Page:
The use of our hands is something we take for granted, typically until you lose dexterity in that part of your body. Although several medical conditions can result in a loss of manual dexterity, it does not usually occur in younger people. According to a recent study, musculoskeletal hand problems begin to appear in more significant numbers in people over 50 and significantly increase yet again after age 65.
However, working to increase hand strength isn’t always a complete solution. A BMC Geriatrics study reveals that well-functioning fingers and hands are often strongly associated with executive function – skills such as flexible thinking, self-control, and working memory. Poor manual dexterity may indicate the increased potential for memory loss or impairment.
What Causes Hands to Weaken?
Some medical conditions can influence hand health and function. According to AARP, these common medical issues may cause weakness, pain, and discomfort:
This well-known disease causes brittle and weak bones, and it is caused by a failure of the body to create new bones to replace old and dying bones. When bones are this weak, breaking or fracturing hands or wrists is easier even under small amounts of stress.
The osteoarthritis patient experiences erosion of protective joint cartilage, causing weakness and pain. The hands and finger joints may get stiff, especially in the morning.
Carpal Tunnel Syndrome
Carpal tunnel occurs when the nerve that travels from the neck to the thumb and ring finger becomes compressed at the wrist. The conditions result in pain, numbness, tingling, or weakness. Patients also experience stiff, swollen, or tight fingers and a loss in thumb strength and function.
Cubital Tunnel Syndrome
This syndrome may sound similar but impacts a different nerve that runs from the neck to the wrist. The nerve becomes compressed and inflamed in the area of the elbow. This issue typically causes more prominent hand weakness than carpal tunnel and can manifest as elbow, forearm, and finger pain. The back of the hand may also be affected.
This chronic inflammatory disease attacks the lining of smaller finger joints and tendons, causing pain, stiffness, and swelling.
Manual Dexterity Tips
- Finger Lifts: Place your hand flat, palm down on a solid surface. Lift fingers one at a time, which is more challenging than you may think. Repeat each finger several times to boost flexibility in each finger.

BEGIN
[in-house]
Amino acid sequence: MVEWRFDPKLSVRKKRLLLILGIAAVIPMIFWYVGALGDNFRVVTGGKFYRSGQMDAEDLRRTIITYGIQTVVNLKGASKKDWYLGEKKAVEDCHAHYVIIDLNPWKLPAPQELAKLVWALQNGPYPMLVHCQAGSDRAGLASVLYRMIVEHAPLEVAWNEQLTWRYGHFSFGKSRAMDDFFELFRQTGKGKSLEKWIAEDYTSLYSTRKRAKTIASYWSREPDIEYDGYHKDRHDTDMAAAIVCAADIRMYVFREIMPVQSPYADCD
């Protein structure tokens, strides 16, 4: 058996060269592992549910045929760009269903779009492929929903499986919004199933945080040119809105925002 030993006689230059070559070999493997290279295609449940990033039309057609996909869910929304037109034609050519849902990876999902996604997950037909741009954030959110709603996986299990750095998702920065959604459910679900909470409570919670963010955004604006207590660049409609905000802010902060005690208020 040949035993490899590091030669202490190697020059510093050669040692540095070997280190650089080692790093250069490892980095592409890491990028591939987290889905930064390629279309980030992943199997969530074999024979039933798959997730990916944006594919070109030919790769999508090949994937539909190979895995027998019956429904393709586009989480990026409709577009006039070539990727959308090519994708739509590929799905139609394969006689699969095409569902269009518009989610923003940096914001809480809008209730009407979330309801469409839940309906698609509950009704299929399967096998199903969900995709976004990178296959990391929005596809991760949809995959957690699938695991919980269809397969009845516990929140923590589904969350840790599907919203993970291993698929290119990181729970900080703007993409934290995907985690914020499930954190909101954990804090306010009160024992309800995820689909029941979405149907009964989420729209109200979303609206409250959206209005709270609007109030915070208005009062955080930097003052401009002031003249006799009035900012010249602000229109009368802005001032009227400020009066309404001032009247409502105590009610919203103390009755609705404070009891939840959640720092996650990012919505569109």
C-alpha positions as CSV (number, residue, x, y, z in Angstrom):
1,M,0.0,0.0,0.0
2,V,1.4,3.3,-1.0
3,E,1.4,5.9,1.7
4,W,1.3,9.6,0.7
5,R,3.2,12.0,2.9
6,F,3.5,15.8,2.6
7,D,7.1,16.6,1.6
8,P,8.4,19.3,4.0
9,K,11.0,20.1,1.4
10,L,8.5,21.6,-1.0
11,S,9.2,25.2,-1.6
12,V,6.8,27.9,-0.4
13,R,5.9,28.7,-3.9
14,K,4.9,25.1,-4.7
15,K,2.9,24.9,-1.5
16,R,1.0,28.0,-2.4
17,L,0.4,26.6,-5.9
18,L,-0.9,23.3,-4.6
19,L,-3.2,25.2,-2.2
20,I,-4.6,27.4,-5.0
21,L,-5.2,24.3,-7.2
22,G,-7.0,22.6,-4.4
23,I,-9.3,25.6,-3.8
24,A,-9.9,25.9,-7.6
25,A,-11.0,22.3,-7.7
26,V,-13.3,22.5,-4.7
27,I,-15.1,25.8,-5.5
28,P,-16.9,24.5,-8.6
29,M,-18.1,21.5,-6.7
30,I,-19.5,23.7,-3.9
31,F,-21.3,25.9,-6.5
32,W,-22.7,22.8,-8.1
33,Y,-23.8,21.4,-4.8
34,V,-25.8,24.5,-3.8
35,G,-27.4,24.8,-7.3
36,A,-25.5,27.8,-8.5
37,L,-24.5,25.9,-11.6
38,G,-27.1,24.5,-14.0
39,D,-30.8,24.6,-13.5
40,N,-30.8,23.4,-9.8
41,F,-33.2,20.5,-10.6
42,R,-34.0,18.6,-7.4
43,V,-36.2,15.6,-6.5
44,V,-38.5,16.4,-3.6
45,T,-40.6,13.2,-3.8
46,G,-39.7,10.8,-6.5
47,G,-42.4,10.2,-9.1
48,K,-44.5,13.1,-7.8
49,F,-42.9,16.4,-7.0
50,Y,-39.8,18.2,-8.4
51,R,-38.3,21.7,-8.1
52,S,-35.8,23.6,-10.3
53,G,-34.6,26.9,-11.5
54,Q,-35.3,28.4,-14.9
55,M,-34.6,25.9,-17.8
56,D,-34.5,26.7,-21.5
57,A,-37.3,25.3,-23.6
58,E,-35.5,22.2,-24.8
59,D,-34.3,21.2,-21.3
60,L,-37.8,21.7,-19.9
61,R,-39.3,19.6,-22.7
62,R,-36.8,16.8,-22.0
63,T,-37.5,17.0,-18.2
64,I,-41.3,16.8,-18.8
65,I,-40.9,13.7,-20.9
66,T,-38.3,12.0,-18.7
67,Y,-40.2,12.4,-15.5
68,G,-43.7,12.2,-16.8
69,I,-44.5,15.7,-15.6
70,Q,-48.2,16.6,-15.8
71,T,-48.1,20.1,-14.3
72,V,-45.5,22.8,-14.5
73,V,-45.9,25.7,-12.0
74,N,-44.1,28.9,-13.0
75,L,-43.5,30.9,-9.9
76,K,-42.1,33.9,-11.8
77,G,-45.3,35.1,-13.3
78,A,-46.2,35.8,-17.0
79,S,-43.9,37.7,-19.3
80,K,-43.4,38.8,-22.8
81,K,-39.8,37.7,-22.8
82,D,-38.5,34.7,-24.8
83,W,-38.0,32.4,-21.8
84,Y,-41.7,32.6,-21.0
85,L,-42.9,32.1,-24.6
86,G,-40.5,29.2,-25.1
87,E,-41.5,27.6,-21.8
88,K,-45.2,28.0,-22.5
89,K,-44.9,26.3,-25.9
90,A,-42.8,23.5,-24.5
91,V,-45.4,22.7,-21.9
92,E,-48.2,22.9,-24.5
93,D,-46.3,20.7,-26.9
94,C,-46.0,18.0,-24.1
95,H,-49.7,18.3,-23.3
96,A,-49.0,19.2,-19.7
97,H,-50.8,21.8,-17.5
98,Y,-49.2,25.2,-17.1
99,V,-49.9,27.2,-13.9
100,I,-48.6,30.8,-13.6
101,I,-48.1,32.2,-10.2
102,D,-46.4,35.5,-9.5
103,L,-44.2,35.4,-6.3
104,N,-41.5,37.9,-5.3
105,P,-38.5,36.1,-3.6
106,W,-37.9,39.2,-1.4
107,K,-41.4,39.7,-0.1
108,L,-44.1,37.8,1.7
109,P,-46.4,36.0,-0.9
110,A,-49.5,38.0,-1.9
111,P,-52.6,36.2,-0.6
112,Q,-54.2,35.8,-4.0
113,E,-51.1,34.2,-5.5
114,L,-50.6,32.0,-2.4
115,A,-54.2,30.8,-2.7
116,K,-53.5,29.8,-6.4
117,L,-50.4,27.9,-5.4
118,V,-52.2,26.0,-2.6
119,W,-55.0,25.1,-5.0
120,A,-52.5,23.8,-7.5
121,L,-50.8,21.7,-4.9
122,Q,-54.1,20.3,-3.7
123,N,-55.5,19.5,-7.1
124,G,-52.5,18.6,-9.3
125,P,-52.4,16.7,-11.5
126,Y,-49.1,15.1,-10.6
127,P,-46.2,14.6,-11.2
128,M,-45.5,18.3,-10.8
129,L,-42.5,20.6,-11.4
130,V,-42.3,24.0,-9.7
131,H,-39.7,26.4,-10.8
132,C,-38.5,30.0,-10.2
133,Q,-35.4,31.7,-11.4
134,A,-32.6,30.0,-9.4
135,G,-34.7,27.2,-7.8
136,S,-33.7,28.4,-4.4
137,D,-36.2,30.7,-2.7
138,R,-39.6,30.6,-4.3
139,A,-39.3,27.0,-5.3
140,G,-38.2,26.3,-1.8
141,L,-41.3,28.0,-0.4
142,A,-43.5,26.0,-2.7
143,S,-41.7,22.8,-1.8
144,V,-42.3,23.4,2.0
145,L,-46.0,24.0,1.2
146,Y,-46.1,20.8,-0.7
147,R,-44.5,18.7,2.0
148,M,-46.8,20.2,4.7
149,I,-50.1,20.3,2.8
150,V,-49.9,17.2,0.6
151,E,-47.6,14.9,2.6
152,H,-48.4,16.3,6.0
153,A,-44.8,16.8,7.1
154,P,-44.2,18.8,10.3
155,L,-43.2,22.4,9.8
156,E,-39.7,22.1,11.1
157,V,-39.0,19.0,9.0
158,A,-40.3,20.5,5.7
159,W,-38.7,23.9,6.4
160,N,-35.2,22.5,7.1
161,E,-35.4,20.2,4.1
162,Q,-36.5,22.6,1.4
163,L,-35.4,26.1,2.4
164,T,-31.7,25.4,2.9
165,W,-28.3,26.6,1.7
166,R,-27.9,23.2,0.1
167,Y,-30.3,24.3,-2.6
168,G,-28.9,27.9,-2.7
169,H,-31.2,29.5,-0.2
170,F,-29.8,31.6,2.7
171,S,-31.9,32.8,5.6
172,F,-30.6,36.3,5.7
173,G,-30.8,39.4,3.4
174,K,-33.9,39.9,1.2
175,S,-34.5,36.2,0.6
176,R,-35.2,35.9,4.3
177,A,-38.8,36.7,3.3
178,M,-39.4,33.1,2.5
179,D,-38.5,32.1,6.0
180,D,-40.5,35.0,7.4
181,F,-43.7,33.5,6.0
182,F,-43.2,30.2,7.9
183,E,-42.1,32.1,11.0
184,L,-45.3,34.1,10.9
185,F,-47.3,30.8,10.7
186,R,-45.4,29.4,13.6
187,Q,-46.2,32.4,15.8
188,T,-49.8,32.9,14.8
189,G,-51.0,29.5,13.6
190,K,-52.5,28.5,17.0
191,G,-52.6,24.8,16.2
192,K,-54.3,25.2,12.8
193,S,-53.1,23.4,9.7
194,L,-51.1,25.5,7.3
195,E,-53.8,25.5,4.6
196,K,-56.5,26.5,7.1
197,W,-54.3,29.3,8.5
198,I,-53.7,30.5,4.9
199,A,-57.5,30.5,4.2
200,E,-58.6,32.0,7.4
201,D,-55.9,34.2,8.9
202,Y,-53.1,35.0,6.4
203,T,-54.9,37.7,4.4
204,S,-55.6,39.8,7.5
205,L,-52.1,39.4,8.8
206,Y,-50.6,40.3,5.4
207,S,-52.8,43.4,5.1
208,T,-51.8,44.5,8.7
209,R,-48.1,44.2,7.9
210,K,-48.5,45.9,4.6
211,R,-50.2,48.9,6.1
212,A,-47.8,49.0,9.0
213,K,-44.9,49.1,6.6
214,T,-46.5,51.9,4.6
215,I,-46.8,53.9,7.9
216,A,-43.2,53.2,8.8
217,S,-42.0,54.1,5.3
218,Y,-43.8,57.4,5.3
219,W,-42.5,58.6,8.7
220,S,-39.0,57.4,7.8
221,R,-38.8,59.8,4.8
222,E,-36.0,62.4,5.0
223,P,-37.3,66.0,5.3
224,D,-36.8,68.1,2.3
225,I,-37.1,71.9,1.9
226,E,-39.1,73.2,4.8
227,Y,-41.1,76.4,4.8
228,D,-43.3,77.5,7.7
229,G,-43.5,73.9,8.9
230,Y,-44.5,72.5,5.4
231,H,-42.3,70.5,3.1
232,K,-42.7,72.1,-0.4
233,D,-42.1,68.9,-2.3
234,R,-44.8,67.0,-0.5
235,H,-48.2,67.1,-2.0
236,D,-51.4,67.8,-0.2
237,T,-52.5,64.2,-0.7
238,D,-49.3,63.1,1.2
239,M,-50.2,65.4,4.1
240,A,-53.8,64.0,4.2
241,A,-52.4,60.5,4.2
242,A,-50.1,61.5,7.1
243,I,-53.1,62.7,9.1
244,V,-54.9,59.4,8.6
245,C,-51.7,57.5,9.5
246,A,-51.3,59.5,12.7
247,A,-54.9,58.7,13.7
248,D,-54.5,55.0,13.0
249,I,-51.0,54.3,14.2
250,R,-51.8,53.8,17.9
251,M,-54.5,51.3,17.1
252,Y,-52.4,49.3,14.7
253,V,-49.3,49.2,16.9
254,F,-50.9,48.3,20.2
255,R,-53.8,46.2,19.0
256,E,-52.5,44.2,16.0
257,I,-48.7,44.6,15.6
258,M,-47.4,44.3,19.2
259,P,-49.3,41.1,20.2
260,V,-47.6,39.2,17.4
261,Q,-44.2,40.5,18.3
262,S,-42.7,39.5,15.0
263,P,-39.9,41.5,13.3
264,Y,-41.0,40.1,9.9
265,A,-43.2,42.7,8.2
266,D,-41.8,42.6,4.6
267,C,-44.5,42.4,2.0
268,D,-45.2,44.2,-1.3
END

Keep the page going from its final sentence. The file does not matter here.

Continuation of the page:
- Pick up a Musical Instrument: Learning to play a musical instrument is great for cognitive health and improving manual dexterity. Flex your fingers and hand muscles with a clarinet, guitar, or piano. If you used to play and haven’t for years, now is a great time to rediscover your hobby!
- Make a Fist: Squeeze your fist closed as hard as you can, hold the position for three to five seconds – then open your hands slowly. Repeat five times for each hand to help strengthen your muscles and improve agility.
- Practice Handwriting: Many of us don’t write too often anymore. Play around with a pen to improve your dexterity. Pick up and pen without your thumb and attempt to write. Try to write with your non-dominant hand. Then write a note to someone you love.
- Sort Small Items: Collect buttons, coins, seeds, or beads, then place them in a large pile in front of you. Sort into types or by colors, picking up each item and putting it into small cups or ice cube trays.
- Try Origami: There are many origami kits available, or you can use any available paper and look online for projects to try. This craft is not only fun, you can create paper flowers, animals, or designs to share. This is also an engaging activity to share with your grandchildren!
- Try Knitting or Sewing: Many seniors have sewn or knitted at some point in their life – why not pick it up again? Sewing and knitting make your fingers more dexterous with the repetitive and precise movements, as can cross-stitching or needlepoint.
- Play with Clay: Clay or putty can work hand muscles and help maintain dexterity. Work the clay into different shapes, roll it around in your hands and squish it through your fingers.
Keeping active in body and mind is the best way to maintain health and enjoy life to its fullest.
A Banyan Residence is an assisted living and memory care center located in Venice, Florida.